Figure from Stephen Johnston, ‘Making mathematical practice: gentlemen, practitioners and artisans in Elizabethan England’ (Ph.D. Cambridge, 1994). See the contents page for direct access to the chapters and the image gallery for the figures currently available online.

Figure 3.6

Fragments, p. 35 (redrawn).

The diagram is a simplified version of Baker’s drawing. There are many more inked and scribed lines in the original, as well as numbers for the calculation of areas.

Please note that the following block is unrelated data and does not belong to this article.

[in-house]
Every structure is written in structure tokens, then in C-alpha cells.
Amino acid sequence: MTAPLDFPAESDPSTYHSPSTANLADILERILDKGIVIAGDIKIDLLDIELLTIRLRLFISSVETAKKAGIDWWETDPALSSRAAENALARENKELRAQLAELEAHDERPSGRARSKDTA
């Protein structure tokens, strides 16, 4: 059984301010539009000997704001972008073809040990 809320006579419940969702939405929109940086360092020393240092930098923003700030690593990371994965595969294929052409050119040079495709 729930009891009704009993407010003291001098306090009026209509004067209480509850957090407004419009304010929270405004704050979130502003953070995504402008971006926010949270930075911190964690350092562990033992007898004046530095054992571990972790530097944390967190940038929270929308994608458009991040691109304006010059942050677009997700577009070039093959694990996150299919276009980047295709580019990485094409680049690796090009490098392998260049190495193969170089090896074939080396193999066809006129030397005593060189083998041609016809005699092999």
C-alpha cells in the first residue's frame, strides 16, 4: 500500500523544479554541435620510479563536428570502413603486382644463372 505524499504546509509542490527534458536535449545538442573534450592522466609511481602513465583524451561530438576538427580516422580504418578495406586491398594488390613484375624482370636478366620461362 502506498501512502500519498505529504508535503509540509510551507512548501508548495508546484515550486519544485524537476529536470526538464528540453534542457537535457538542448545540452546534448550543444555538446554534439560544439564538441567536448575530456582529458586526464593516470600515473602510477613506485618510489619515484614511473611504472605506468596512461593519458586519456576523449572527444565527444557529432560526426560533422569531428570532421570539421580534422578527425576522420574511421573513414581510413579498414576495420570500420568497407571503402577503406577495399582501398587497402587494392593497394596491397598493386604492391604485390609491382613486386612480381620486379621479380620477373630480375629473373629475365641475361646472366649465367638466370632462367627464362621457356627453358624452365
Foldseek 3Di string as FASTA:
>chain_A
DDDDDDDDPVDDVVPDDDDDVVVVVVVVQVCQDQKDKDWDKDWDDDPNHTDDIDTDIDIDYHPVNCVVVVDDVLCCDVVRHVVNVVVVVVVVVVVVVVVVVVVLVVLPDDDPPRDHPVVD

In this example of Baker’s procedures for drawing the midship mould, breadth and depth are given as 36ft and 16ft respectively. dg = 1/5 ed. With eh = dg, draw gh. Then draw ec, cutting gh at i. Through i draw mk perpendicular to ed; ek is the floor for this half of the mould. Mark point l on gh such that hl = 2/3 gh. The first centre n is on mk and has its arc passing through k and l. Extend line ln beyond n; the second centre o is found on this extended line and its arc sweeps from l to c. To find the third centre, first mark the other half of the floor with p. The third centre q is at the intersection of oc and pn (extended). Baker then draws the upper futtock in three different ways.